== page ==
People around the world do it every day. There are probably at least a few celebrities, neighbors, athletes or friends that you know who aren’t native English speakers and can still have a conversation just fine. Learning a language isn’t complete if you’re not speaking it, and sometimes you have to face your fears and use those skills.

This might also be a little tough if you don’t live in Italy or any sort of predominantly Italian-speaking location, but technology has your back.

Sites and apps like italkiConversation ExchangeHelloTalk and Tandem allow you to meet and talk with speakers from around the world, many of whom are learning English and want your help.

These platforms allow you to work together and practice with different people who share your love of language. It’s an exciting, easy and friendly way to get your conversational practice.

The italki platform is a particularly great option, since it gives a huge variety of resources for language learners who want to practice with native speakers: everything from free language exchange and writing feedback to professional Italian tutoring.

4. Understand That It’s Okay to Mess Up

Remember what we said earlier? The part about people speaking a second languages every day? Those people all messed up a few times, and, unless you’re some kind of prodigy, you will too.

The secret is understanding that this is normal. If anything, it’s a good thing.

Wait, wait, don’t leave! Yes, you heard me right. Identifying and correcting mistakes is how we learn. When you get brave enough to talk to a native speaker, mistakes are opportunities to grow.

One way to do this is to go into a lesson with a language tutor or language exchange partner and asking them to point out a few mistakes you made. Be sure to use this as an opportunity to focus on your weak points, and ask them if they see improvement next time.

You can also take a critical look at your own writing and look for patterns. As you write, think about what’s giving you trouble. Are you having difficulty forming sentences? Verb conjugations kicking your butt?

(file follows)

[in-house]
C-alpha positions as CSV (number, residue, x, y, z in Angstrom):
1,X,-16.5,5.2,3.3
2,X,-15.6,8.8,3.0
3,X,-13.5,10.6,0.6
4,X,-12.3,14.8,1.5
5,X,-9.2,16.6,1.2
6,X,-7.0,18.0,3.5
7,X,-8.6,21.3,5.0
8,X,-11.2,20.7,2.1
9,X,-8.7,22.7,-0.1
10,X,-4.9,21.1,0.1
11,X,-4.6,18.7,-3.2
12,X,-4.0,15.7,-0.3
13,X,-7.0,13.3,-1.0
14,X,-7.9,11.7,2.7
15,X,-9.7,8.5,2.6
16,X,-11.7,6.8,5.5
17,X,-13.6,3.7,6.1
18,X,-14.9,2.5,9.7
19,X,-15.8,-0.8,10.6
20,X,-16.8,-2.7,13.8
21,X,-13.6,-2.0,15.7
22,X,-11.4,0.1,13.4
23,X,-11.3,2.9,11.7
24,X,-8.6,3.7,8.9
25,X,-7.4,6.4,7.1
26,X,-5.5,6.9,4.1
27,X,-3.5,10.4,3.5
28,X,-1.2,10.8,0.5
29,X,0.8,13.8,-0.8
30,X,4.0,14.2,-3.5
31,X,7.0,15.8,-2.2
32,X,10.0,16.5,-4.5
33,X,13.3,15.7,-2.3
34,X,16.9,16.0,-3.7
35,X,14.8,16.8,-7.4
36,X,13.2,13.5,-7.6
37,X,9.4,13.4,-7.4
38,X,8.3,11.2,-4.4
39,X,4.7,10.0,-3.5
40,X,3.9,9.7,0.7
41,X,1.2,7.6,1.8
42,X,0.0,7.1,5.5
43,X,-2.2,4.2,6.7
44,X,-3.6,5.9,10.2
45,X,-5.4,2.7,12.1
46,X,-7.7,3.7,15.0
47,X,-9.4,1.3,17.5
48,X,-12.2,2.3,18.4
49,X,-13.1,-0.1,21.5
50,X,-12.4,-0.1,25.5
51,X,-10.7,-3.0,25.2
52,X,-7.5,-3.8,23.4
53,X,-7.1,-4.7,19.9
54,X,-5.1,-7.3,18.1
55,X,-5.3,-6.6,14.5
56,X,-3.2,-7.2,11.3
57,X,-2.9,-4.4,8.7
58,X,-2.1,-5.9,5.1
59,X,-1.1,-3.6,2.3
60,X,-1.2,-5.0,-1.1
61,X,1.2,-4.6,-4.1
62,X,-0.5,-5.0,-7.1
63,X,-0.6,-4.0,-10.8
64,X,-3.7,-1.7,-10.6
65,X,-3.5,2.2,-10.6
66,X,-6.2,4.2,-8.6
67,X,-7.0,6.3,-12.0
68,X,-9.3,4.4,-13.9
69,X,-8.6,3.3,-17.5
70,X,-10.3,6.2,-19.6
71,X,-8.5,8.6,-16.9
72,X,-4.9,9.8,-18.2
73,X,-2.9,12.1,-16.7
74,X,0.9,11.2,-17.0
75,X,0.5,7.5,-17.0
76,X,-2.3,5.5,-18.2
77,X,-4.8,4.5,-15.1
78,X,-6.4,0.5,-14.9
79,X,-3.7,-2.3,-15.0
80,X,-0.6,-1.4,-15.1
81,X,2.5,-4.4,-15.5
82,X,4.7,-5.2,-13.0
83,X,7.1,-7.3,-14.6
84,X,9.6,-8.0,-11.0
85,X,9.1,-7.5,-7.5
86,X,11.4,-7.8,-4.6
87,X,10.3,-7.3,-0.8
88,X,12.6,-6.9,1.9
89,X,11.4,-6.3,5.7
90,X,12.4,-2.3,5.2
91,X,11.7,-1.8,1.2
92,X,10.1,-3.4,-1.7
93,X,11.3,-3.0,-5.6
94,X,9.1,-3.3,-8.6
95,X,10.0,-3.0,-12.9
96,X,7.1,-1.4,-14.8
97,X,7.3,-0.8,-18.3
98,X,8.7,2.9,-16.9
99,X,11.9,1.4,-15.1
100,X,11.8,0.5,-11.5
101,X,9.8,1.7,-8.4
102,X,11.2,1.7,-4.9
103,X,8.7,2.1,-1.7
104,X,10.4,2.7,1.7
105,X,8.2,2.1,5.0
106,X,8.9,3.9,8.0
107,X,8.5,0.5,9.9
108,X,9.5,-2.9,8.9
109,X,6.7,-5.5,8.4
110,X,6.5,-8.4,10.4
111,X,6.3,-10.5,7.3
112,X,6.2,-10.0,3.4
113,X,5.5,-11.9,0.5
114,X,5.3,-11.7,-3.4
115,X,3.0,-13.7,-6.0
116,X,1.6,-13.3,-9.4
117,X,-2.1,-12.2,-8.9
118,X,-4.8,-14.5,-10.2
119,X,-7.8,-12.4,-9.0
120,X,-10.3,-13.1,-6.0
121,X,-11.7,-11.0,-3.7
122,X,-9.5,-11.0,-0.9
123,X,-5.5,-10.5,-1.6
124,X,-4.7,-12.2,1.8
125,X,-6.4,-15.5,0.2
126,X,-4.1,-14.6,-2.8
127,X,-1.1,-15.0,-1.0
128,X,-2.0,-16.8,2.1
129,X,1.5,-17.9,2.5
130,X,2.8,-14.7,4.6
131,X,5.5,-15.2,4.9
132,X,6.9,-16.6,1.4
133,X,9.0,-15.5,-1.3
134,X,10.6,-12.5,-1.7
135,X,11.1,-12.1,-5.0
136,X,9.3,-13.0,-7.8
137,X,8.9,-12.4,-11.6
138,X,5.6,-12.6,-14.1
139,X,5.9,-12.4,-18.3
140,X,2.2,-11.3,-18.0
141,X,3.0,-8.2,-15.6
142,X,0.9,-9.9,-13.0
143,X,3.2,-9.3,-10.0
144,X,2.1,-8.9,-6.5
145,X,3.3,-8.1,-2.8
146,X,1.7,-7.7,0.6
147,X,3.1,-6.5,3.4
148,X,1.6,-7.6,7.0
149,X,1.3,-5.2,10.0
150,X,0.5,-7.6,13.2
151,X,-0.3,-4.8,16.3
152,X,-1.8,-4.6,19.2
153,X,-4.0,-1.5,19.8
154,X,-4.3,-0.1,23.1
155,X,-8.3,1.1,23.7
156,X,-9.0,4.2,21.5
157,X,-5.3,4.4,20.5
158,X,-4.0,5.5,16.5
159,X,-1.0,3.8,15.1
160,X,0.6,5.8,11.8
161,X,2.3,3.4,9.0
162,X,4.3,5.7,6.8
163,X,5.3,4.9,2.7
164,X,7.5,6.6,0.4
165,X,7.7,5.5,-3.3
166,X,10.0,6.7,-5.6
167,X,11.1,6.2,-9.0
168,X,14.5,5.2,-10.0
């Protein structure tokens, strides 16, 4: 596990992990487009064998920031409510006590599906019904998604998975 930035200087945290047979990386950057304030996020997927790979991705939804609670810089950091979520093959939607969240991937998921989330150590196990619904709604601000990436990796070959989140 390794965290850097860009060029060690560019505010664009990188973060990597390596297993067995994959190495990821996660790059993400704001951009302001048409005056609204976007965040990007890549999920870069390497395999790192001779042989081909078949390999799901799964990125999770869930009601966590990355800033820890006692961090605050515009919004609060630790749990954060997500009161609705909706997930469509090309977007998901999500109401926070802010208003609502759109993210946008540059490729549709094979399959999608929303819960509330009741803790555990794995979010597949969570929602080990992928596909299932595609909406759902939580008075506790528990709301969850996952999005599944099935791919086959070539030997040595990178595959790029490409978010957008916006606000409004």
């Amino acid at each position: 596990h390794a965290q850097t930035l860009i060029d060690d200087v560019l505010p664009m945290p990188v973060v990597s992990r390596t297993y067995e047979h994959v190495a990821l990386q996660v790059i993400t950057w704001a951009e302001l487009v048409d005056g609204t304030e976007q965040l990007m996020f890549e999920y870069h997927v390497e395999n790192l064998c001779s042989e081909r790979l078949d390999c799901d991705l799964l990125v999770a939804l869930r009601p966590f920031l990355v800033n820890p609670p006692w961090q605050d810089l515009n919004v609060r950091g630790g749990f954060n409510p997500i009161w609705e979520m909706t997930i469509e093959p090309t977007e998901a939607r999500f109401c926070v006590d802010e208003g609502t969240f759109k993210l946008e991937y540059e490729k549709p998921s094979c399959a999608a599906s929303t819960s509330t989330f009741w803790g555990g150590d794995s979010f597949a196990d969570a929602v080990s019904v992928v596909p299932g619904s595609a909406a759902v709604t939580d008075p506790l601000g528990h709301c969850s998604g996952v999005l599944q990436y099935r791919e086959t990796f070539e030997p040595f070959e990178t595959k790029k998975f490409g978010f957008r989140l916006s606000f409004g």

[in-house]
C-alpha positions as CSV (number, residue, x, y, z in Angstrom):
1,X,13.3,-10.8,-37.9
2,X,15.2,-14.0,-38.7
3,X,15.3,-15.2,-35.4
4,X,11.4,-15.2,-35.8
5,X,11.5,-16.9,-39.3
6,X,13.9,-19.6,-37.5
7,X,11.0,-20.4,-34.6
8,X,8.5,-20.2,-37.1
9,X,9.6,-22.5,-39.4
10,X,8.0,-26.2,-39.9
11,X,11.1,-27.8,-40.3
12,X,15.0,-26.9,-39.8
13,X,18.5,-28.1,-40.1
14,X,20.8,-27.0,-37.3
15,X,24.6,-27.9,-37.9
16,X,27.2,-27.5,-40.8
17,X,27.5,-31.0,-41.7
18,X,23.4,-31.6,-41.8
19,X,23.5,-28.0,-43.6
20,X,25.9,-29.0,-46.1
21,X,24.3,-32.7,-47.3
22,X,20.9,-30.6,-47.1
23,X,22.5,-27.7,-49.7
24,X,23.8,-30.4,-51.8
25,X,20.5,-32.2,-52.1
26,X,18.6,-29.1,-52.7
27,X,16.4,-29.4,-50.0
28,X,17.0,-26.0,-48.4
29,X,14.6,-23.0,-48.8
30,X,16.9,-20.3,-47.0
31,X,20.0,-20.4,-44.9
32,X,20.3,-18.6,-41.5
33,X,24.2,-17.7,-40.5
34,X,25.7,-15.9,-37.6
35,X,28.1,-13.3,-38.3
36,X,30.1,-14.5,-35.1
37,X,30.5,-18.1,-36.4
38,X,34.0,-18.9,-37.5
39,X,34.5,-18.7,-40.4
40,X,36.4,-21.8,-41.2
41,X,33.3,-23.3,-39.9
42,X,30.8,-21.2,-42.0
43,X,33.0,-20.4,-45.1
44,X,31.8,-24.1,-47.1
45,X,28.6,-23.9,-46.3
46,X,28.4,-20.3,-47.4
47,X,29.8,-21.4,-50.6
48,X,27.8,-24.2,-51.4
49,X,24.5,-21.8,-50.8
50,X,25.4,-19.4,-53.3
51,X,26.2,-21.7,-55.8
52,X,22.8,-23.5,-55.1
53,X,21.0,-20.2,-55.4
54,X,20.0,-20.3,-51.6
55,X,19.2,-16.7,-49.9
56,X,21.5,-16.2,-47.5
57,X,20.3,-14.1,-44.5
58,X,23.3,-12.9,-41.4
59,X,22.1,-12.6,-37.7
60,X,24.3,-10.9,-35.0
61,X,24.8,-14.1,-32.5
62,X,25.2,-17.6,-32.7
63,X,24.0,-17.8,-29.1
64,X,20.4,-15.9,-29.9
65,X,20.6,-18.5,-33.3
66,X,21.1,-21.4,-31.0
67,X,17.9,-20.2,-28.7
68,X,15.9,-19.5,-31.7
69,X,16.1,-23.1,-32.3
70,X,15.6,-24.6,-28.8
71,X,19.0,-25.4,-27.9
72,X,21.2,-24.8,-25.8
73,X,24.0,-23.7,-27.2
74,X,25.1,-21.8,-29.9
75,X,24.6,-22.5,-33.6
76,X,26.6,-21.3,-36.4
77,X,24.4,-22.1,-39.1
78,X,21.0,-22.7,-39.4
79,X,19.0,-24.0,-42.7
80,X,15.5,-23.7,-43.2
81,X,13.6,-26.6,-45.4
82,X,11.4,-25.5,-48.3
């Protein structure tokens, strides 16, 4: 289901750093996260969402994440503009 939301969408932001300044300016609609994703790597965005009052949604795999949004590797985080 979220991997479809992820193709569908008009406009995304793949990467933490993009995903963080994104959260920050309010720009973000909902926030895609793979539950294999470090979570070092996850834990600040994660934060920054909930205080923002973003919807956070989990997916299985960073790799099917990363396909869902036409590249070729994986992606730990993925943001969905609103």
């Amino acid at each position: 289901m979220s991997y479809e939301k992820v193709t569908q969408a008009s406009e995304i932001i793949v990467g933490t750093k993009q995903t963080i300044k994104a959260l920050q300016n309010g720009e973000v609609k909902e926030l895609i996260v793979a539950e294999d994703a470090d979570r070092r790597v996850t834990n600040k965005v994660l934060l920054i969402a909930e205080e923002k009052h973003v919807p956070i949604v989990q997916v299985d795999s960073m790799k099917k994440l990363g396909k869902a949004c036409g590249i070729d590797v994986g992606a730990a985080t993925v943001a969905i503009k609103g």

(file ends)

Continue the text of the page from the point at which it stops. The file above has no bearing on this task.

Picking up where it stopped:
Since speaking and writing are both expressive language skills, taking time to step back and look carefully at your writing is a great way to improve both of these skills. 

Use a platform like Lang-8 to check your writing. You’ll write entries in Italian, and they’ll be read and corrected by native speakers. This way, you can make sure that what you’ve learned is correct, cut down on mistakes and still be actively engaged in the learning process.

Getting things wrong in a language that’s not your first is natural. Let yourself stumble, because you’ll end up learning more from it!

5. Mix It Up

Tell me if this story sounds familiar: you download a language app or buy a new study book. You rush through them eagerly, certain that you’ll be fluent in no time.

Skip to a week later, and you’re burnt out and don’t remember a thing. We’ve all been there.

We all get that initial burst of energy when we find a language we want to study, only to have it taper off quickly until we’re not practicing at all. So here’s a big tip: don’t get bored. Easier said than done, I know, but there are easy ways to make sure you keep consistent.

The most important thing is to set realistic goals and stick to them. Say you work a regular day job and don’t have a lot of free time, so try to take ten minutes out of your day every day to practice. Programs like Memrise and Drops make this easy, providing you with free language lessons that have check-ins and daily goals built into the code to keep you motivated.

As far as lessons go, shake things up whenever you feel yourself getting bored. Watch an Italian television show. Listen to some music. You can even bring out the kid in you with a cartoon. These little things add up to load of learning, so let yourself have a little fun!


Learning Italian isn’t for the faint of heart. It is, however, a deeply fascinating and rewarding experience.

So be bold and keep learning!